Trainees have a couple visa options available to them to allow for temporary stays within the United States:
- H-3 Nonimmmigrant Trainee or Special Education Exchange Visitor:
The H-3 nonimmigrant visa category is for an alien coming to the United States either as a (1) trainee to receive training, other than graduate or medical education training, that is not available in the alien's home country, or (2) special education exchange visitor to participate in special education exchange visitor training program for children with physical, mental, or emotional disabilities. An H-3 trainee must be invited by an individual or organization for the purpose of receiving training, other than graduate or medical education training, in any field, including but not limited to commerce, communications, finance, government, transportation, agriculture, or the professions. This classification is not intended for employment within the United States. It is designed to provide an alien with job related training for work that will ultimately be performed in the alien's home country. If the petition is approved, the alien is permitted to remain in the United States for up to 2 years, or 18 months if approved for training in special education. Dependents of the H-3 visa holders may accompany the visa holders to the United States, but they will not be permitted to work during their stay here.
- J-1 Nonimmigrant Trainee Visa for Exchange Visitors:
The J-1 classification (exchange visitors) is authorized for those who intend to participate in an approved program for the purpose of teaching, instructing or lecturing, studying, observing, conducting research, consulting, demonstrating special skills, receiving training, or to receive graduate medical education or training.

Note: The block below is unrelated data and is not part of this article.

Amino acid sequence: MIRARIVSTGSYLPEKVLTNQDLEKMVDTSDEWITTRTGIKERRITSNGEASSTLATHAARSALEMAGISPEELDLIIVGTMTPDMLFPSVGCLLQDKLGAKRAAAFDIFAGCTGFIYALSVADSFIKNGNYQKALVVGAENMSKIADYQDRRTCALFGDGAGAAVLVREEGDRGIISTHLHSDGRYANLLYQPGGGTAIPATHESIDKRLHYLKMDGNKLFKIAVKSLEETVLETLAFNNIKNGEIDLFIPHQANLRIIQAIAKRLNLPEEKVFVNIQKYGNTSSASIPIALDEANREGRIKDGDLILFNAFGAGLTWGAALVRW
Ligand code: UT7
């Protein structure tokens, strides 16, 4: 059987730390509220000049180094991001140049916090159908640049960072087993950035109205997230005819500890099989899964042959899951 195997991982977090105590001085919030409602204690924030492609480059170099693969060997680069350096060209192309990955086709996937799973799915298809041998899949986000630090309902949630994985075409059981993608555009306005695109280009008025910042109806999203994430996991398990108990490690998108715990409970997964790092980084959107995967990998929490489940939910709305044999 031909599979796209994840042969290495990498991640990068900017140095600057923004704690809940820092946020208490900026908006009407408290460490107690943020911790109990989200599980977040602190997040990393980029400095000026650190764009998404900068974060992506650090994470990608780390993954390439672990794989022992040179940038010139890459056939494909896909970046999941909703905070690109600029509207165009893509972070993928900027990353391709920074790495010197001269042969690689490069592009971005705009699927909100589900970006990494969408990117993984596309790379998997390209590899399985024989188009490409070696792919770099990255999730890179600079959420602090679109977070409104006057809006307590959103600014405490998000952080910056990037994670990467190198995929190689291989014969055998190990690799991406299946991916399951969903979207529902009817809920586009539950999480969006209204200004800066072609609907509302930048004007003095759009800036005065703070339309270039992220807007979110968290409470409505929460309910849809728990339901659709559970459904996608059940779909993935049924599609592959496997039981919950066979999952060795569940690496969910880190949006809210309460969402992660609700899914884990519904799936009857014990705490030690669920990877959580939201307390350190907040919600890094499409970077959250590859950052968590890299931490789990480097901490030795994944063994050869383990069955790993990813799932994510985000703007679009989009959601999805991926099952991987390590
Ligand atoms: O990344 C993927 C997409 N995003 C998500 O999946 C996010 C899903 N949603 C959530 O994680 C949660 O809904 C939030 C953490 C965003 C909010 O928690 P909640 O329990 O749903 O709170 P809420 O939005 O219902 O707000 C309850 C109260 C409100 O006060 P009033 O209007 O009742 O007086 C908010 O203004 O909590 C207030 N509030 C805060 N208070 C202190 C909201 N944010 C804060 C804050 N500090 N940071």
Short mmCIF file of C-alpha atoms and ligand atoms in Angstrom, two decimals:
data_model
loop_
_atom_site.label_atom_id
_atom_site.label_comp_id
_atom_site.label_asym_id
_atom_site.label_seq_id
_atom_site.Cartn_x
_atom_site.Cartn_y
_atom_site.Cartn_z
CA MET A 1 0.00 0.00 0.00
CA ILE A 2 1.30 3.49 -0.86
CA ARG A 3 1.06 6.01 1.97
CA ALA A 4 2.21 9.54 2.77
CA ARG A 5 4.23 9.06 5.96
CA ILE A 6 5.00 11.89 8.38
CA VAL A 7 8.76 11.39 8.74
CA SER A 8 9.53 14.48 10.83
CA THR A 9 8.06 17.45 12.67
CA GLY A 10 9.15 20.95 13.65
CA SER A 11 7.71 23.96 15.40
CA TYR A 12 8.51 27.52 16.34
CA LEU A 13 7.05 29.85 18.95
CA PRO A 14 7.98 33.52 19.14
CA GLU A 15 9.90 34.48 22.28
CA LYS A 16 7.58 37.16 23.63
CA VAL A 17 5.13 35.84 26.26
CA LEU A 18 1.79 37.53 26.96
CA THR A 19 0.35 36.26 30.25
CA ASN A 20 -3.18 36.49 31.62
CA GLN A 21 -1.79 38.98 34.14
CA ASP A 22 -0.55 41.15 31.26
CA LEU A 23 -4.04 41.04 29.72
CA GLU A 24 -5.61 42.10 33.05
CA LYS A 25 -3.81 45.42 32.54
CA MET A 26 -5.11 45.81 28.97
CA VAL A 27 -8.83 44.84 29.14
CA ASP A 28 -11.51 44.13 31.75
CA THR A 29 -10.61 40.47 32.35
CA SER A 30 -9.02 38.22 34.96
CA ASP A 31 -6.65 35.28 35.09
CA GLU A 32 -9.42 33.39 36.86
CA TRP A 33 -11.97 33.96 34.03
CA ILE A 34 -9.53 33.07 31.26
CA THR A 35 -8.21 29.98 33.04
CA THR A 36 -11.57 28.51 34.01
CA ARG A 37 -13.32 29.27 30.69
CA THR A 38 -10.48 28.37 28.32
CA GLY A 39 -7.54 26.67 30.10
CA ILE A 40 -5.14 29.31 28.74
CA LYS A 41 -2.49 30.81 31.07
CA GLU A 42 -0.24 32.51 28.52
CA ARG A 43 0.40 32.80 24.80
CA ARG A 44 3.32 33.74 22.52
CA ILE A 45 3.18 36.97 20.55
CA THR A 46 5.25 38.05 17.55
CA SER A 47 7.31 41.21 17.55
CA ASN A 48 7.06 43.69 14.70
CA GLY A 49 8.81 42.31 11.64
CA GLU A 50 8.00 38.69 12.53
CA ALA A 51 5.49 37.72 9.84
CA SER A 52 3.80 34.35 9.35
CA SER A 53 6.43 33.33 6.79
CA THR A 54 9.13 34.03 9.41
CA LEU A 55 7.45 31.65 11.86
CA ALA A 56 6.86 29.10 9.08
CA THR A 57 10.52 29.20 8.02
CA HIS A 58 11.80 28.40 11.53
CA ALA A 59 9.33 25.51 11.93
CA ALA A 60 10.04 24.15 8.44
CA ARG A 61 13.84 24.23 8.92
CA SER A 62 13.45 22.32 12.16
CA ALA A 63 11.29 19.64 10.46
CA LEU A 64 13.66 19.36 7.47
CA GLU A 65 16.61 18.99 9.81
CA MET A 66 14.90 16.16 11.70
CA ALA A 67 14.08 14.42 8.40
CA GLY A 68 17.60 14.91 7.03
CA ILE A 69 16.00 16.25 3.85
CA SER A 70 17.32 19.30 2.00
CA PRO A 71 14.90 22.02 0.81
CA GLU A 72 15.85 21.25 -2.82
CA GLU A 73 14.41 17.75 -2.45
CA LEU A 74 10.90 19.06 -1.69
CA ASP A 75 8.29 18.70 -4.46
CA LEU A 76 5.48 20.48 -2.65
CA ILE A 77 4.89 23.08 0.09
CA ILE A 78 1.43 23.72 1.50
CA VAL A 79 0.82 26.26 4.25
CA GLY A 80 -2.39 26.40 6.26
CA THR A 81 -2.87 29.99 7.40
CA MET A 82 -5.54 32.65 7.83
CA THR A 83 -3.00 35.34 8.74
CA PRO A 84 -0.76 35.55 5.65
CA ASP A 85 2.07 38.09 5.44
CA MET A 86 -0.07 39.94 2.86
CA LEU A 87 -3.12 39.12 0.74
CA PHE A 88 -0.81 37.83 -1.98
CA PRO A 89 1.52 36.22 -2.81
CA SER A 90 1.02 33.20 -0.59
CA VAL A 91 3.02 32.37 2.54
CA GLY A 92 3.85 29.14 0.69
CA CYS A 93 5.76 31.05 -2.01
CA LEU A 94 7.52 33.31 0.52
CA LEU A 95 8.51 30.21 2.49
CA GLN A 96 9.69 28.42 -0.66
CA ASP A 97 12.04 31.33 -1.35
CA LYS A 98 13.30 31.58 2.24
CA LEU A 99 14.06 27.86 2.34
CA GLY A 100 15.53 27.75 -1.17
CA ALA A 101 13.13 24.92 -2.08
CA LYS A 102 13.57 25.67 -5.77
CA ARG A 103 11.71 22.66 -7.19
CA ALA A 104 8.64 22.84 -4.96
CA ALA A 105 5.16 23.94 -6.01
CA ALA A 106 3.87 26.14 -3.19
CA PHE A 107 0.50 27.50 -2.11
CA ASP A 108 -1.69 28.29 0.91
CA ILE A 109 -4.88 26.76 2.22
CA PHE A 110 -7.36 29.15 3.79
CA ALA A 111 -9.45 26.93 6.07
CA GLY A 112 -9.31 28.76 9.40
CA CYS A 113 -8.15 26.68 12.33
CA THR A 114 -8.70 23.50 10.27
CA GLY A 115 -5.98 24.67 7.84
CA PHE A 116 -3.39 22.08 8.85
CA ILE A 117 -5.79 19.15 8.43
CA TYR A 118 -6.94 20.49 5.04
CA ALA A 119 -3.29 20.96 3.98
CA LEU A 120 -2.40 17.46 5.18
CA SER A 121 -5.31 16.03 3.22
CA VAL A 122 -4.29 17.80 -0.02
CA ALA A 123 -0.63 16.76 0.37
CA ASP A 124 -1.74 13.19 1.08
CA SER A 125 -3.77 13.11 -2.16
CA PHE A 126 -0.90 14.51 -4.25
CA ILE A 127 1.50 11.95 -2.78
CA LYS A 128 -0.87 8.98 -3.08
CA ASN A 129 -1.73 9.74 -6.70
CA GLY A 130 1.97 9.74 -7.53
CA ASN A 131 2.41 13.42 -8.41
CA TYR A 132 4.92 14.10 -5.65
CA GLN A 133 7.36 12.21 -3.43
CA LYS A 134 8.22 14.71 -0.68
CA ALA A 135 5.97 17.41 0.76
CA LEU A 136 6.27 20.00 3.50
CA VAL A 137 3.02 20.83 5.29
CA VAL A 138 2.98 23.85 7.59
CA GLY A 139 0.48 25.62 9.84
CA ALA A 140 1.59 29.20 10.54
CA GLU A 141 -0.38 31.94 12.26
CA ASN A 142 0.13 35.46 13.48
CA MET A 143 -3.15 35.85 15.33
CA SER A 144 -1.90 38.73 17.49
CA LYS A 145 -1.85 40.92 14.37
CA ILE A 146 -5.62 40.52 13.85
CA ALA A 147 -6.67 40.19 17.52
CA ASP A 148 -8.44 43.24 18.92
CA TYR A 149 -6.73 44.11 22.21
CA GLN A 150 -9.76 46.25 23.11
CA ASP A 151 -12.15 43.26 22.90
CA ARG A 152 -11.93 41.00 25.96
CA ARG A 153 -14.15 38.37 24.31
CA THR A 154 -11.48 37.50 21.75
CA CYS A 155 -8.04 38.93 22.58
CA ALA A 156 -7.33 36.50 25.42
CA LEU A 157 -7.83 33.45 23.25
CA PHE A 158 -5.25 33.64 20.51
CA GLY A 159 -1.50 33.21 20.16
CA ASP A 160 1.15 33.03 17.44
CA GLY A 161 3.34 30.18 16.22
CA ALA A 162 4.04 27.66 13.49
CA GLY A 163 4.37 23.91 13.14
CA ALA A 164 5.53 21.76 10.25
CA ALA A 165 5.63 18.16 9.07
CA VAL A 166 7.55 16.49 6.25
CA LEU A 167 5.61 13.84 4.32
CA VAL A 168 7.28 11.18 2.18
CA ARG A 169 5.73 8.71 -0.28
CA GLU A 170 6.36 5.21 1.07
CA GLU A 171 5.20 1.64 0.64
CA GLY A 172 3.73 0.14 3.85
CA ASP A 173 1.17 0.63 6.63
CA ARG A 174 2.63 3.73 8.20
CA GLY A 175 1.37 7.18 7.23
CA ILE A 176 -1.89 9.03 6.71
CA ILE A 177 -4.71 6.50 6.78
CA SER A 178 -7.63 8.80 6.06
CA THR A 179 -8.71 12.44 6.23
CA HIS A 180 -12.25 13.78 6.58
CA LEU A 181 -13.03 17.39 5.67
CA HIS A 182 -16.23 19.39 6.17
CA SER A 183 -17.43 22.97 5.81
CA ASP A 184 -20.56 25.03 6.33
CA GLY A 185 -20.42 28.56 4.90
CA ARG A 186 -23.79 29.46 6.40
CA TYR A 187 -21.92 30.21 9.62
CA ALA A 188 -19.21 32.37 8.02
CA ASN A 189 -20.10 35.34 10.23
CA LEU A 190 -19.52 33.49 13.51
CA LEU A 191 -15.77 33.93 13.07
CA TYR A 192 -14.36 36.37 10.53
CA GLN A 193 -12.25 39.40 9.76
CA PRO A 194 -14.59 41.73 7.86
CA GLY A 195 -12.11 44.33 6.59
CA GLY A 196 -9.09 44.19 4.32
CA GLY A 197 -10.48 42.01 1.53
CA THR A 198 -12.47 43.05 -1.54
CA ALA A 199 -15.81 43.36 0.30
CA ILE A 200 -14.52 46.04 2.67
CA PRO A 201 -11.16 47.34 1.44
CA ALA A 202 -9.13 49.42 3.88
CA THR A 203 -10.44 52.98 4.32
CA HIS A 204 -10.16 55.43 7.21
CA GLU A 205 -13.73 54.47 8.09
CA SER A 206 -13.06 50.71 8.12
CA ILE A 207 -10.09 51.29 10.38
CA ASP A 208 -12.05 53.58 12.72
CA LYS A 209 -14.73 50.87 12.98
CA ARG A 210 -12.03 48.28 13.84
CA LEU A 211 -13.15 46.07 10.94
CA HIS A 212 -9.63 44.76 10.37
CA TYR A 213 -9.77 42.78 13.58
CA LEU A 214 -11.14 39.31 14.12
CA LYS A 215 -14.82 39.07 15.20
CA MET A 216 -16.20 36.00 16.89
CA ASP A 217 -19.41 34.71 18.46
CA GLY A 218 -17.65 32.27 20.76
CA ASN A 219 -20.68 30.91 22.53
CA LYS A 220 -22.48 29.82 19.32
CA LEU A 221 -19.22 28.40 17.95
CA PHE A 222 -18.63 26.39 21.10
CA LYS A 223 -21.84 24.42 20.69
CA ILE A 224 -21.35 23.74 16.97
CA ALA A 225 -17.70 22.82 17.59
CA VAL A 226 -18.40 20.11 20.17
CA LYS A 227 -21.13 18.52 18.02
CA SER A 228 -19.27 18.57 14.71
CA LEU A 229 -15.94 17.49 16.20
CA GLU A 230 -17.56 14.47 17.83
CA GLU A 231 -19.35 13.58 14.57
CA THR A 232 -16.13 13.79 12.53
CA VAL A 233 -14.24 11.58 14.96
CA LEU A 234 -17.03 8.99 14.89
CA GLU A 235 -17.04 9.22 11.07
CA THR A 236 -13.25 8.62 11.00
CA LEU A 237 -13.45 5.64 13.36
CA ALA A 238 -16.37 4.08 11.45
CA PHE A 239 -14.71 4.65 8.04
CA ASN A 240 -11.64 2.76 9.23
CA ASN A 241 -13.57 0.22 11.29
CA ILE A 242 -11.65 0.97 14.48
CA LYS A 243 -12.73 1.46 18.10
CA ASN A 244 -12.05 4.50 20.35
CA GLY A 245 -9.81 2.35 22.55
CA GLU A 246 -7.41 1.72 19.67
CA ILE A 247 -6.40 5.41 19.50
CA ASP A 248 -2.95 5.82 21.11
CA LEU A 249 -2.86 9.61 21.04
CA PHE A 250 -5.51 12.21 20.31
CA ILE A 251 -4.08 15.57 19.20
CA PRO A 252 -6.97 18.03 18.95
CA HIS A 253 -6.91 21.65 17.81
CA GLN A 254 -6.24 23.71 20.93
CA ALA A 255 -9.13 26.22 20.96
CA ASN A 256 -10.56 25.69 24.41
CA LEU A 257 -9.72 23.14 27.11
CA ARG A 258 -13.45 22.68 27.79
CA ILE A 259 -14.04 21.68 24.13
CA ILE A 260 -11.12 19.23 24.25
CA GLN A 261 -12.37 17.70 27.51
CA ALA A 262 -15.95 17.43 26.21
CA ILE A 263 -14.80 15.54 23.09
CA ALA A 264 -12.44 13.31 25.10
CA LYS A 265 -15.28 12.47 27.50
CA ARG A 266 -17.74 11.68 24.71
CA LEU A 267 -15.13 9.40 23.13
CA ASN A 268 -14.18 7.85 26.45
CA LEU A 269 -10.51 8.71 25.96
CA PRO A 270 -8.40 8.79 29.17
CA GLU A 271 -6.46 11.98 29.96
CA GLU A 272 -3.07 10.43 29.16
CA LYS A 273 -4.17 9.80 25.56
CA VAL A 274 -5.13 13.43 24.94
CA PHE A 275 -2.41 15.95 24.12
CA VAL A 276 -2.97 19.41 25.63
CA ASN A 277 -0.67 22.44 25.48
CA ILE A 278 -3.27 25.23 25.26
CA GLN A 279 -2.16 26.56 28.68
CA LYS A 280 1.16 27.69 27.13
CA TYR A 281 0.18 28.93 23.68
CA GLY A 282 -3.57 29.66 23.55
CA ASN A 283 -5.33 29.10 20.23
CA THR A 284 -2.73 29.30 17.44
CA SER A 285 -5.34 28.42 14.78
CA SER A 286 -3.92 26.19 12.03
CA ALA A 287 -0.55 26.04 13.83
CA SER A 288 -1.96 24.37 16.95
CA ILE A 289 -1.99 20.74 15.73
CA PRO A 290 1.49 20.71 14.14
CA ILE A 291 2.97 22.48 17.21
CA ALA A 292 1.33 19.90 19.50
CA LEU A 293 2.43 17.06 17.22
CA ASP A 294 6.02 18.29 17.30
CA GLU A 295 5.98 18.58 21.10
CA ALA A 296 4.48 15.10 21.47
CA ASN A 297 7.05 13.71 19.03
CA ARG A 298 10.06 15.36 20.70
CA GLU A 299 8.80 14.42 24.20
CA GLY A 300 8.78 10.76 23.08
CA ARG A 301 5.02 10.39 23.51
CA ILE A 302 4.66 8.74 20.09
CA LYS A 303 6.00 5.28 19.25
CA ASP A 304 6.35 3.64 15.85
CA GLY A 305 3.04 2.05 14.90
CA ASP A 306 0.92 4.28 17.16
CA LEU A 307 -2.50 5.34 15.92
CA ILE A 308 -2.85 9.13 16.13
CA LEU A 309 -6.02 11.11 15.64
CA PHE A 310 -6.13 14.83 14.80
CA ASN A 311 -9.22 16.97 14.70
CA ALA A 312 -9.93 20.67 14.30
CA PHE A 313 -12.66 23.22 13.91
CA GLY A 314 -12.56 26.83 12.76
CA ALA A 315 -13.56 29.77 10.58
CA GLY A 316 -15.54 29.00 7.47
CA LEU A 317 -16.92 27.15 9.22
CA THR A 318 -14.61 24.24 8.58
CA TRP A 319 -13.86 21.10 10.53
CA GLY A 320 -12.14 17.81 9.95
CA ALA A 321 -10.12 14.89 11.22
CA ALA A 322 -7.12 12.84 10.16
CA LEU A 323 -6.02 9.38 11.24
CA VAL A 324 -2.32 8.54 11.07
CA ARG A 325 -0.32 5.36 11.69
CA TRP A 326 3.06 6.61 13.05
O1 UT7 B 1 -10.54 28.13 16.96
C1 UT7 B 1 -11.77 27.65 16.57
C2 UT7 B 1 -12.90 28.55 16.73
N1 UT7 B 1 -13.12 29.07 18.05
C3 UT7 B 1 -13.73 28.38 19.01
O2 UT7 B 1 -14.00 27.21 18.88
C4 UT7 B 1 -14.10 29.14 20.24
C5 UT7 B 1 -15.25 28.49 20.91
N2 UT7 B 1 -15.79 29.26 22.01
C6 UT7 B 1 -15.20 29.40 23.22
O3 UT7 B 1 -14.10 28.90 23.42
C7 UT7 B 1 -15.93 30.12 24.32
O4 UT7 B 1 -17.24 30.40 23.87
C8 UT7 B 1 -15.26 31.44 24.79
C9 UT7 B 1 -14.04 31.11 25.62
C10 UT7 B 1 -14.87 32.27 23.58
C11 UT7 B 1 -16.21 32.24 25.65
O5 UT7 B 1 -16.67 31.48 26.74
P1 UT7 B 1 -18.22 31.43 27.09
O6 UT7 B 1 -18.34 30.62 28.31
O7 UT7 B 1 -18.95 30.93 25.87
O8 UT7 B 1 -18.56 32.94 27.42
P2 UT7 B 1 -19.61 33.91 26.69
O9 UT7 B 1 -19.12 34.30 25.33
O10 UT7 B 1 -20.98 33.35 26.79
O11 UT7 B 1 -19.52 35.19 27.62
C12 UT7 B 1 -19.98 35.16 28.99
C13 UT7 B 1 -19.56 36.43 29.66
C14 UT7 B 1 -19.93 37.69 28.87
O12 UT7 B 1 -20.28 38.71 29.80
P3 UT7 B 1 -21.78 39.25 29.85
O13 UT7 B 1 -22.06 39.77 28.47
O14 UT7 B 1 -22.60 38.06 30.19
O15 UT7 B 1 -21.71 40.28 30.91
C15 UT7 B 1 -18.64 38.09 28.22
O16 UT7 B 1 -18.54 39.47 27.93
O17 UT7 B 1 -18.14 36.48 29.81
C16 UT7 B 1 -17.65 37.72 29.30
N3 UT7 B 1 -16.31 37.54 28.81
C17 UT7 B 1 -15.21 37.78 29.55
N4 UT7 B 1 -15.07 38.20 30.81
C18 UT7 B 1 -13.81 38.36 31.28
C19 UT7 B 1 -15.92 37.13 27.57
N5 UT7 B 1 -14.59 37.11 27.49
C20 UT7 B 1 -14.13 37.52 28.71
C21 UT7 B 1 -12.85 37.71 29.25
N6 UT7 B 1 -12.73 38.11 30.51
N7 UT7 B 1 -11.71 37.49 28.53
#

In carrying out the responsibilities of the Exchange Visitor Program, the Department of State designates public and private entities to act as exchange sponsors. J-1 nonimmigrants are therefore sponsored by an exchange program that is designated as such by the U.S. Department of State. These programs are designed to promote the interchange or persons, knowledge, and skills, in the fields of education, arts, and science. Examples of exchange visitors include, but are not limited to: Professors or scholars, Research assistants, Students, Trainees, Teachers, Specialists, Nannies/Au pairs and Camp counselors.
When you enter the U.S. on an exchange visitor visa, you will usually be admitted for the duration of your program. The final decision on how long you may stay in the U.S. is made by the USCIS inspector at the port of entry/airport. Dependents of J-1 visa holders may apply for J-2 status if eligible.
The optimal visa option in your case may vary depending on your particular circumstances and situation. To determine the best course of action in your individual case, please contact our office to schedule a free consultation.